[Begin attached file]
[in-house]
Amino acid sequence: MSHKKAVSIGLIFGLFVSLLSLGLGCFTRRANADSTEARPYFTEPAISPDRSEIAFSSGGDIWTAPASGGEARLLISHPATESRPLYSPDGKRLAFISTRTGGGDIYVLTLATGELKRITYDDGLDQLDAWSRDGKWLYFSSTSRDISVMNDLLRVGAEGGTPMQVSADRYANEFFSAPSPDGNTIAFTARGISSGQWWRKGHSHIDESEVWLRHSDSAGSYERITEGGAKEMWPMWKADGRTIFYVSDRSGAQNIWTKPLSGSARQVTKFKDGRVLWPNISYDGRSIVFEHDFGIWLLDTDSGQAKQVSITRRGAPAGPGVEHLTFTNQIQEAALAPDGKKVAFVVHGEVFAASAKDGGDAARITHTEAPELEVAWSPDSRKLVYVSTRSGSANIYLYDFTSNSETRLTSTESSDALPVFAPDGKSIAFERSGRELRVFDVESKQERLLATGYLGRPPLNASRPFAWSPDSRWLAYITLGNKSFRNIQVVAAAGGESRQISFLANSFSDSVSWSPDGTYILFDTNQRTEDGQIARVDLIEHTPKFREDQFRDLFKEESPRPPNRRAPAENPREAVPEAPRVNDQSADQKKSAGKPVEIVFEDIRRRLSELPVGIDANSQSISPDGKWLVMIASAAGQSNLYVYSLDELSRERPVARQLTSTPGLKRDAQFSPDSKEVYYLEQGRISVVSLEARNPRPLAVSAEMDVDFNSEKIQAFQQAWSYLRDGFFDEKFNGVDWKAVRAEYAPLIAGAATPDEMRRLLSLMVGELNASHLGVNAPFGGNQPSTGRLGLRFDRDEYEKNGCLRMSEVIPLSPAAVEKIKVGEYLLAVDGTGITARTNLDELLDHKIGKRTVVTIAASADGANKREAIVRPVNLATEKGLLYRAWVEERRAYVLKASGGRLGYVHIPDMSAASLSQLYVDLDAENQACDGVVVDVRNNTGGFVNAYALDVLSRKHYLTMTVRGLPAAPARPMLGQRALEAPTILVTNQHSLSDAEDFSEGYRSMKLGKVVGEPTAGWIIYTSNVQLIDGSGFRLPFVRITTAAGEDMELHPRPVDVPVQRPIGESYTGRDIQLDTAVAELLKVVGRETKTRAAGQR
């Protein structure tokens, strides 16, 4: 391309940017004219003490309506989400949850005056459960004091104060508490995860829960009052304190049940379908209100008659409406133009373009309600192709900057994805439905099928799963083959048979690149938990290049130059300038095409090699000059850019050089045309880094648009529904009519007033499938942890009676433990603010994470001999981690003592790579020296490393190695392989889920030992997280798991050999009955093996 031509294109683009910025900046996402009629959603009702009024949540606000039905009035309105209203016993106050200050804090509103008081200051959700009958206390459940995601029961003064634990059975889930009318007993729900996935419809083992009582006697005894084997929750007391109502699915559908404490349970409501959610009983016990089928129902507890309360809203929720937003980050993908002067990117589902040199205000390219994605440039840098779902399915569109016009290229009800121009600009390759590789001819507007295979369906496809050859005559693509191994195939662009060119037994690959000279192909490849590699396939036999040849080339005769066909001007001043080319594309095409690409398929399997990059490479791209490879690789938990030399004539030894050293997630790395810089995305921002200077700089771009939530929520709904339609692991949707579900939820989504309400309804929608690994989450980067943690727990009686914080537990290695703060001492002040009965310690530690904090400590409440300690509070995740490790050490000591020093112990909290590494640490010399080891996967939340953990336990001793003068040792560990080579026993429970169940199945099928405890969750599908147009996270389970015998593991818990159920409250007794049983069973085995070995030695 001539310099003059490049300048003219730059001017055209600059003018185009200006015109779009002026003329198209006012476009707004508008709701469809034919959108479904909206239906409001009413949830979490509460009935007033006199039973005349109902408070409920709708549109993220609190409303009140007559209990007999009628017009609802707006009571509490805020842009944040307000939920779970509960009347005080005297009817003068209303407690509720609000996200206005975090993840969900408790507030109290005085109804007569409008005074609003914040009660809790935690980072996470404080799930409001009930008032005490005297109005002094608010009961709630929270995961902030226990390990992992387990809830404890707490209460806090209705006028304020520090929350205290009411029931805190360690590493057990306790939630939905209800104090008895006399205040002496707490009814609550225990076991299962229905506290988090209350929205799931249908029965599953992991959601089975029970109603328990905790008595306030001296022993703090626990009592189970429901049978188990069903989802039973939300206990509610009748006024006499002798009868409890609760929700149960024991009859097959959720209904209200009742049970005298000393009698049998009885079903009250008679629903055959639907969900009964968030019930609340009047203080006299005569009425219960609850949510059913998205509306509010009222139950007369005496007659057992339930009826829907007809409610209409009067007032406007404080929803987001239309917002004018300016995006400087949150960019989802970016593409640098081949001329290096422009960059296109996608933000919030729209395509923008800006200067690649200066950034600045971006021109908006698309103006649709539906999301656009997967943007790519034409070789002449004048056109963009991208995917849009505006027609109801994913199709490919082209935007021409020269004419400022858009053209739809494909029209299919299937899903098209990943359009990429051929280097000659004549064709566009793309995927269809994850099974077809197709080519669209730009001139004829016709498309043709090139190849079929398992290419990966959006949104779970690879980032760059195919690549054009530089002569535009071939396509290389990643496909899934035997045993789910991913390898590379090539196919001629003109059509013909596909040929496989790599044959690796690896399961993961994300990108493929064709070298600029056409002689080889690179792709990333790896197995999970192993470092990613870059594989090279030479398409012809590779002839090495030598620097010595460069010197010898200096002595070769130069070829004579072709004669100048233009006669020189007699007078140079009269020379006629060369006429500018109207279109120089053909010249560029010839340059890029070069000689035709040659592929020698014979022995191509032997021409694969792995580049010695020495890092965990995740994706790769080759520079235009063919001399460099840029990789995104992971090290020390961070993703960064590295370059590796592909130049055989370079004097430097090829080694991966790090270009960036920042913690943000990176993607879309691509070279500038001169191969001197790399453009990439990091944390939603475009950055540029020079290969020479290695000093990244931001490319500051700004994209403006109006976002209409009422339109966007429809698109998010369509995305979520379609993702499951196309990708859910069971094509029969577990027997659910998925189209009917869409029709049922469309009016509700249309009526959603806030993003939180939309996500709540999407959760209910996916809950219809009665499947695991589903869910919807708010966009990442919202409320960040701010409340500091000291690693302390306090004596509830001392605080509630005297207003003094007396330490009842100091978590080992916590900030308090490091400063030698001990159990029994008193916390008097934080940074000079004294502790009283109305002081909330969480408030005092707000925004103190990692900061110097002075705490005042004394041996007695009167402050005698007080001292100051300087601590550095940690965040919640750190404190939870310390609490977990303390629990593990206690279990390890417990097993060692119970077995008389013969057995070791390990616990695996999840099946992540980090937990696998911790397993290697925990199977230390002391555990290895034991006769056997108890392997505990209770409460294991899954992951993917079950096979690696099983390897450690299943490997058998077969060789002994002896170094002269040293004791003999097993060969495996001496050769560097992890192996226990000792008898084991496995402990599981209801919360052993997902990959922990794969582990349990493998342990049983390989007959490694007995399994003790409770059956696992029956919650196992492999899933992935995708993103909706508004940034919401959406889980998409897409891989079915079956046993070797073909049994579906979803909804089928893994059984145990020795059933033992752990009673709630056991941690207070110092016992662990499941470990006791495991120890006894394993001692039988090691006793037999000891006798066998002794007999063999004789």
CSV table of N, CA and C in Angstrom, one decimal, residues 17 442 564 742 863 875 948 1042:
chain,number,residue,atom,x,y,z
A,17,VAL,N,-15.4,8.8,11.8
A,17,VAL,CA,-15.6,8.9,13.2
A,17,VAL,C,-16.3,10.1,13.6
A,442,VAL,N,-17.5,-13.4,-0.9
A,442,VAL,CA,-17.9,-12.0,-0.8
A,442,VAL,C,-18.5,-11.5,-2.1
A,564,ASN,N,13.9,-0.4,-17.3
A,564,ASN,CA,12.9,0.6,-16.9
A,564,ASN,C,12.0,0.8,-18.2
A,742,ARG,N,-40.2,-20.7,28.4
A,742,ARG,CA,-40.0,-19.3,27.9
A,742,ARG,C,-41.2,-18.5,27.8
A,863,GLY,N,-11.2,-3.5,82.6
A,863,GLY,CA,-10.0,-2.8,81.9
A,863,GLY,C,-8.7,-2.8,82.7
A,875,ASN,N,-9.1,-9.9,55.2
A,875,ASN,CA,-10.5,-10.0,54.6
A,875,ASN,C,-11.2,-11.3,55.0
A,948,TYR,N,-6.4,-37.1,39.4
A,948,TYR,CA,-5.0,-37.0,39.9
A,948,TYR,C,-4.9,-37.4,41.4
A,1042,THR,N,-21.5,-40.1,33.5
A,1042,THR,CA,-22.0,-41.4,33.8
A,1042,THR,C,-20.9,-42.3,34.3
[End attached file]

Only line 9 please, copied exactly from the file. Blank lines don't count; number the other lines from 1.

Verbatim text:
A,442,VAL,N,-17.5,-13.4,-0.9